Systematic reviews (SRs) are a rigorous and transparent form of literature review. They involve identifying, synthesising and assessing all available evidence, quantitative and/or qualitative, in order to generate a robust, empirically derived answer to a focused research question. Increasingly considered a key tool for evidence-informed policy making, a number of donors – most notably the UK Department for International Development (DFID) and AusAid – are focusing attention and resources on testing the appropriateness of SRs in assessing the impacts of development and humanitarian interventions.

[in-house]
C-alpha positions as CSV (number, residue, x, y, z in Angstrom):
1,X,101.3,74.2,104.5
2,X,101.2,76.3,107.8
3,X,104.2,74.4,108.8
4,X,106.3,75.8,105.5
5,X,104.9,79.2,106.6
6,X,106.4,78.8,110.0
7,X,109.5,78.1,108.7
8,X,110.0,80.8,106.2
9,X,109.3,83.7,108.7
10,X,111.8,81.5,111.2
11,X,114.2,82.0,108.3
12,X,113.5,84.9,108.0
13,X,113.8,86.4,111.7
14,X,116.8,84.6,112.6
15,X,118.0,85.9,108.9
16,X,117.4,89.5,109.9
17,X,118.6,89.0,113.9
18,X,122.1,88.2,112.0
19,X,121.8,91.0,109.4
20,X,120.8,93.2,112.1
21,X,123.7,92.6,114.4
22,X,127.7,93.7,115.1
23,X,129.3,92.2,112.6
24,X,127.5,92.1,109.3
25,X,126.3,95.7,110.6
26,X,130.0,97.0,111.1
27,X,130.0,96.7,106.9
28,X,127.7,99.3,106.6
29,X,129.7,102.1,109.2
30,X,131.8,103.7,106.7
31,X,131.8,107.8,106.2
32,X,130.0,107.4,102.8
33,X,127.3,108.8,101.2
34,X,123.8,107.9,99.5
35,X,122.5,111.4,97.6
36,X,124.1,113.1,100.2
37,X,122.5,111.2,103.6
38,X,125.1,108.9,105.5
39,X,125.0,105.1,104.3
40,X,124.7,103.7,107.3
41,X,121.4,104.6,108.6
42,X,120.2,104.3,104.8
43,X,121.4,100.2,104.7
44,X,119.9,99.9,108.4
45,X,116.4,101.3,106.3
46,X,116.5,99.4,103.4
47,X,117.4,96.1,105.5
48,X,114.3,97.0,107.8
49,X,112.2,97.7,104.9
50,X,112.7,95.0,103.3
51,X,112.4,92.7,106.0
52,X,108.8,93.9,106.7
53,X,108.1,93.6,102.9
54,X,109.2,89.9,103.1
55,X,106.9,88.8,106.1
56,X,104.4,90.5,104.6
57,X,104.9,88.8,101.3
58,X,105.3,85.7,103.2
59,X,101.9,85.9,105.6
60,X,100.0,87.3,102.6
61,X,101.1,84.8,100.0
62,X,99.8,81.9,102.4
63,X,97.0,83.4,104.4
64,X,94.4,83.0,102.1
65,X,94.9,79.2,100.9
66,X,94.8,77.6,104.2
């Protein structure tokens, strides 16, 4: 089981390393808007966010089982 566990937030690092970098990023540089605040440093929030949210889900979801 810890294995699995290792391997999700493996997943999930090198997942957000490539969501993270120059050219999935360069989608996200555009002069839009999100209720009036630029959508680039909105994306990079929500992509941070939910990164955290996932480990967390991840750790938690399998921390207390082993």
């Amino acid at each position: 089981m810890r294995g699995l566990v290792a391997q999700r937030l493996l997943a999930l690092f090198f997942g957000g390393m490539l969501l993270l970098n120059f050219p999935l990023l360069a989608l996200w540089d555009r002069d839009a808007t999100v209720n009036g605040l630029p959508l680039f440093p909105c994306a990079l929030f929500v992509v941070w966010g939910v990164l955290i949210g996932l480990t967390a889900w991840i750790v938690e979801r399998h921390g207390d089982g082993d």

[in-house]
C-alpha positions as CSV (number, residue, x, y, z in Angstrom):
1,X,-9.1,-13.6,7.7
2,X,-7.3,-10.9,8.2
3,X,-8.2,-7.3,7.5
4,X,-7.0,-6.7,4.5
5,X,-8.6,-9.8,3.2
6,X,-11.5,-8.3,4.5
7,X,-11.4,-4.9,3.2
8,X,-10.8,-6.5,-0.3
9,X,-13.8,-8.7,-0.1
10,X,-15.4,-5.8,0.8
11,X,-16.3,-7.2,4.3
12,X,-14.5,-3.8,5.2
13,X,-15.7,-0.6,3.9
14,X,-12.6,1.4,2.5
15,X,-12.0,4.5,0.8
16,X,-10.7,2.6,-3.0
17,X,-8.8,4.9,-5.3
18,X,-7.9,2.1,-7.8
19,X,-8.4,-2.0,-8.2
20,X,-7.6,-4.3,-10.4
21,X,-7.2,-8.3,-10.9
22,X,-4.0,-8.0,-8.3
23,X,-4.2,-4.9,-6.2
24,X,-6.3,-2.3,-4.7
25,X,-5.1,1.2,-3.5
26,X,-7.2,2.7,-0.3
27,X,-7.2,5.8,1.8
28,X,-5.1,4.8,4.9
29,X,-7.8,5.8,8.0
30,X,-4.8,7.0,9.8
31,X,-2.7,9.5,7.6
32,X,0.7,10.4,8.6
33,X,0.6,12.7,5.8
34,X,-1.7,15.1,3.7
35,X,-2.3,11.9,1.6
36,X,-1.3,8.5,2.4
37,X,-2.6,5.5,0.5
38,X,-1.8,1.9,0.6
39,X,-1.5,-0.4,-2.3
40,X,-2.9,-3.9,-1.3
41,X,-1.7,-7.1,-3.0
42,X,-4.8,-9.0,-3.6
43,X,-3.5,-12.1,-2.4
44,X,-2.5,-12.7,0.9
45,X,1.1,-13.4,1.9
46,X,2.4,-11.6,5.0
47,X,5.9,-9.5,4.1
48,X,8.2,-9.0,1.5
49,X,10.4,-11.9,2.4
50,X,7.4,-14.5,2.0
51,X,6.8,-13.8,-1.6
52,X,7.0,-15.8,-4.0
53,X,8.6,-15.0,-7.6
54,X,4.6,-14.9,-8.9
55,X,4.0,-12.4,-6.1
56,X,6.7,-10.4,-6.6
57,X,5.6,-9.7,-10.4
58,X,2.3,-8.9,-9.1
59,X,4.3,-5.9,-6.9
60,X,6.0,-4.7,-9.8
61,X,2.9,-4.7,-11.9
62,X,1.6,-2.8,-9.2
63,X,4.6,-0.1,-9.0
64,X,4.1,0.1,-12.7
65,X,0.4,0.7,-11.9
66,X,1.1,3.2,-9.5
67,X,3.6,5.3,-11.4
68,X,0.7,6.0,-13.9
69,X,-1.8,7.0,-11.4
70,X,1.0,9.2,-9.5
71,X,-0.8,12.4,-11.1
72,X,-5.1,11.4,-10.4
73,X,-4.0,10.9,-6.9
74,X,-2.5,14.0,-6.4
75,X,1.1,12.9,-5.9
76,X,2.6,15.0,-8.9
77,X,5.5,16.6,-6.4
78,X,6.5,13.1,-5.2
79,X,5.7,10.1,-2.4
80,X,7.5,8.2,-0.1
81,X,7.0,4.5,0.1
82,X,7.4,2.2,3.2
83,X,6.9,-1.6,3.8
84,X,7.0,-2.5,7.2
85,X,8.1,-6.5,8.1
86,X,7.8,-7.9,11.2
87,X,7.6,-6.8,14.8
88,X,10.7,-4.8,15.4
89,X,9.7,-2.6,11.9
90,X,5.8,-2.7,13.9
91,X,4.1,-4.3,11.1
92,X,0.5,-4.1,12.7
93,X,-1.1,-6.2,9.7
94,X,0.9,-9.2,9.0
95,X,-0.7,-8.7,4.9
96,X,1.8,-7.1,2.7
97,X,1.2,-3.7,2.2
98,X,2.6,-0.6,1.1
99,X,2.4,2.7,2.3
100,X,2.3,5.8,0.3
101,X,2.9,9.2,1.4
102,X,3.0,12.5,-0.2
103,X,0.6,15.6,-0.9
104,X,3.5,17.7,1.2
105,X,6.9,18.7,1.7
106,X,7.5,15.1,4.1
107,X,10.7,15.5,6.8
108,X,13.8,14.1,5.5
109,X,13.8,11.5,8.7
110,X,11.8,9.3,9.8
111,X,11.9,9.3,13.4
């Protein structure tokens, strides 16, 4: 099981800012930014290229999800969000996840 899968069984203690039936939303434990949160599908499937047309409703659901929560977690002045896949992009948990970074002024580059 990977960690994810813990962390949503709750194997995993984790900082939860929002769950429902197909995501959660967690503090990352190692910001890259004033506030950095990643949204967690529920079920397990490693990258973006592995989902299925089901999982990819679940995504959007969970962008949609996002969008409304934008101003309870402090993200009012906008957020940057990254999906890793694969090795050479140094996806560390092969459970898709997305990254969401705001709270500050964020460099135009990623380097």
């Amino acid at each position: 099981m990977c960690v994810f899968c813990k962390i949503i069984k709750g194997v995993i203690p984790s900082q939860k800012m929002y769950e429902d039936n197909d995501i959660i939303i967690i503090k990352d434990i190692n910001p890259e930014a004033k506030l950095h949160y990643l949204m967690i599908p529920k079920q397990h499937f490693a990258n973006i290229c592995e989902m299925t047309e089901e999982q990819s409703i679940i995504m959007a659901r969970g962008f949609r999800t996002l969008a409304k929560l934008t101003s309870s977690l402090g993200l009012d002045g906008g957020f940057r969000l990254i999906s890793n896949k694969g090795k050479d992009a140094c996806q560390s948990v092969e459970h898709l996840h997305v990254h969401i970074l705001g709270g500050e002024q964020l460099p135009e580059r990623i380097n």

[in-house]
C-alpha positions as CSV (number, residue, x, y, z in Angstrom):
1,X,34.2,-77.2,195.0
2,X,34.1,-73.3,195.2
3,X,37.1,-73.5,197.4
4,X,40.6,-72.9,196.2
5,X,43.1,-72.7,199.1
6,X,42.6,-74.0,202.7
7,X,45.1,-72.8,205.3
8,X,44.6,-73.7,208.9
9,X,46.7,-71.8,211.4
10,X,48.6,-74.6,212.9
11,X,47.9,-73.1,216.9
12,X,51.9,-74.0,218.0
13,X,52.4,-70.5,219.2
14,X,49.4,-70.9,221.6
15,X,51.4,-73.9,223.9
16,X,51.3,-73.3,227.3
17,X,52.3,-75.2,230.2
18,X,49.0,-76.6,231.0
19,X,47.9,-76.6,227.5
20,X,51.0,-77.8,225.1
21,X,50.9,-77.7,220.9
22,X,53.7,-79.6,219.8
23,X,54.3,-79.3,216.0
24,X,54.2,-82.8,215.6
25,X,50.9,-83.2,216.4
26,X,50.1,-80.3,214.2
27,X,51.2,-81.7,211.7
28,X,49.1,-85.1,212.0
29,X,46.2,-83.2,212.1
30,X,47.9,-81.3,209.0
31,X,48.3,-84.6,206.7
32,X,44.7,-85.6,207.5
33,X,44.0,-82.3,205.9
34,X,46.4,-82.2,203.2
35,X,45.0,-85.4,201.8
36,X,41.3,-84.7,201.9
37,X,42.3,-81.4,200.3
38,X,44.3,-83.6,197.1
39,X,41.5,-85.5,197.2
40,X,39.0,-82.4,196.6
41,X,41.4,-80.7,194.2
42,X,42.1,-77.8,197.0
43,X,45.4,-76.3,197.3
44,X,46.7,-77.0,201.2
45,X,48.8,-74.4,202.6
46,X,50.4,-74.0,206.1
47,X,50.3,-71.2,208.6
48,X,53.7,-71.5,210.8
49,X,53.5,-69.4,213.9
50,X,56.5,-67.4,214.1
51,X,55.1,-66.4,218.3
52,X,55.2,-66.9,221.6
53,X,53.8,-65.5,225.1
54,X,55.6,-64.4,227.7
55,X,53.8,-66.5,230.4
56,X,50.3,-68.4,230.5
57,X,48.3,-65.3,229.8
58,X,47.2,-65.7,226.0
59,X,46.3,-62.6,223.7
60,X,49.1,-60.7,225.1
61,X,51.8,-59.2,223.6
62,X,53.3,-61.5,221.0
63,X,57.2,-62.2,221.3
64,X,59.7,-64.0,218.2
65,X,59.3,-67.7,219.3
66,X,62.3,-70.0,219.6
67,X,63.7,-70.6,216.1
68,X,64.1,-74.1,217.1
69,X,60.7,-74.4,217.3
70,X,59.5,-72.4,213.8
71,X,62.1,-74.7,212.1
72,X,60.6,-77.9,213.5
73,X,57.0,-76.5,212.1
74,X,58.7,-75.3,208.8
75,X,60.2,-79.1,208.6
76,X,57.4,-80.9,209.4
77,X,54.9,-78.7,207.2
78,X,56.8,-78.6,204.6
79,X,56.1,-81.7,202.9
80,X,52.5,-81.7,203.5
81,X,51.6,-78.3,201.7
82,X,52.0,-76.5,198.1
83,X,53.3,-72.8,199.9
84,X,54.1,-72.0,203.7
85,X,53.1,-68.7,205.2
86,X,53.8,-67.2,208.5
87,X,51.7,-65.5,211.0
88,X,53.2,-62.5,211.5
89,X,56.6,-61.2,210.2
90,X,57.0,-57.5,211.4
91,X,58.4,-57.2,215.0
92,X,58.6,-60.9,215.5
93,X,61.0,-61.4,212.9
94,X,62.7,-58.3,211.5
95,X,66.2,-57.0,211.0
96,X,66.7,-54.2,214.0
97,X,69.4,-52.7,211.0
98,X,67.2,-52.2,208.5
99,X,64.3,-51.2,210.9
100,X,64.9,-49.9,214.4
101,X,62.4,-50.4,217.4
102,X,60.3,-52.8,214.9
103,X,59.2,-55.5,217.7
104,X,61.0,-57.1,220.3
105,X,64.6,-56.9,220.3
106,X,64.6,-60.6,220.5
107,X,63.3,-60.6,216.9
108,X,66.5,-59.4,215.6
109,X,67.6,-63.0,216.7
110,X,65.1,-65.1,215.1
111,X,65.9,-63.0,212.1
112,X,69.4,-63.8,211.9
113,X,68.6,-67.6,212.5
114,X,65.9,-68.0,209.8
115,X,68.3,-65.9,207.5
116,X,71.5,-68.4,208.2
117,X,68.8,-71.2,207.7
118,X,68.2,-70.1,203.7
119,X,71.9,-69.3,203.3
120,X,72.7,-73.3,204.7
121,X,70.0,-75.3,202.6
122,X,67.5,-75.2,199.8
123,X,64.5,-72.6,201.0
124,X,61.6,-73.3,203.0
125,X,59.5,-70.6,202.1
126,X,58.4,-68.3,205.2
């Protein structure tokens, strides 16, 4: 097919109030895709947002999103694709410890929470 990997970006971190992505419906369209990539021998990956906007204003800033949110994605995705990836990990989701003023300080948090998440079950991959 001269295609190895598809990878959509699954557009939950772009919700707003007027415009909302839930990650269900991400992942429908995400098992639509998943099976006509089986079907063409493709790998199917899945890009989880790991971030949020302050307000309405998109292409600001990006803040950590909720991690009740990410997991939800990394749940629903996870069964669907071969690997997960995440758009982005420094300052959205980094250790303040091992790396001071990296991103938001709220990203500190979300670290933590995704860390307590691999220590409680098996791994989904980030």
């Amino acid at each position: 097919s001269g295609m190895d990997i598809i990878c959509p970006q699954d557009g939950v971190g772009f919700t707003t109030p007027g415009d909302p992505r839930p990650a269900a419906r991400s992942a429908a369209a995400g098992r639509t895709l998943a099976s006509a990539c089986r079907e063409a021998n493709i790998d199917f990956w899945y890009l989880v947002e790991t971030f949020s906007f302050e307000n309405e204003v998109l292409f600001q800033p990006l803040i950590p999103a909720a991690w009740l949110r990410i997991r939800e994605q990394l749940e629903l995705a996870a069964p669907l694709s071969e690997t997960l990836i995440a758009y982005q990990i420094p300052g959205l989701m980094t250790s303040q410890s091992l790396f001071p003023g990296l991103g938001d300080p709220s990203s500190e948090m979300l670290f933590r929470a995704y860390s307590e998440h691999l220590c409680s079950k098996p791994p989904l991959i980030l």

This briefing paper reflects upon the use of SRs in international development research. It draws upon the authors' shared experience of conducting 8 systematic reviews, six of which focused specifically on fragile and conflict-affected situations, and identifies where an SR approach adds value to development research and where it becomes problematic.
Hagen-Zanker, J.; Duvendack, M.; Mallett, R.; Slater, R.; Carpenter, S.; Tromme, M. Making systematic reviews work for international development research. SLRC Briefing Paper No. 1. ODI, London, UK (2012) 4 pp.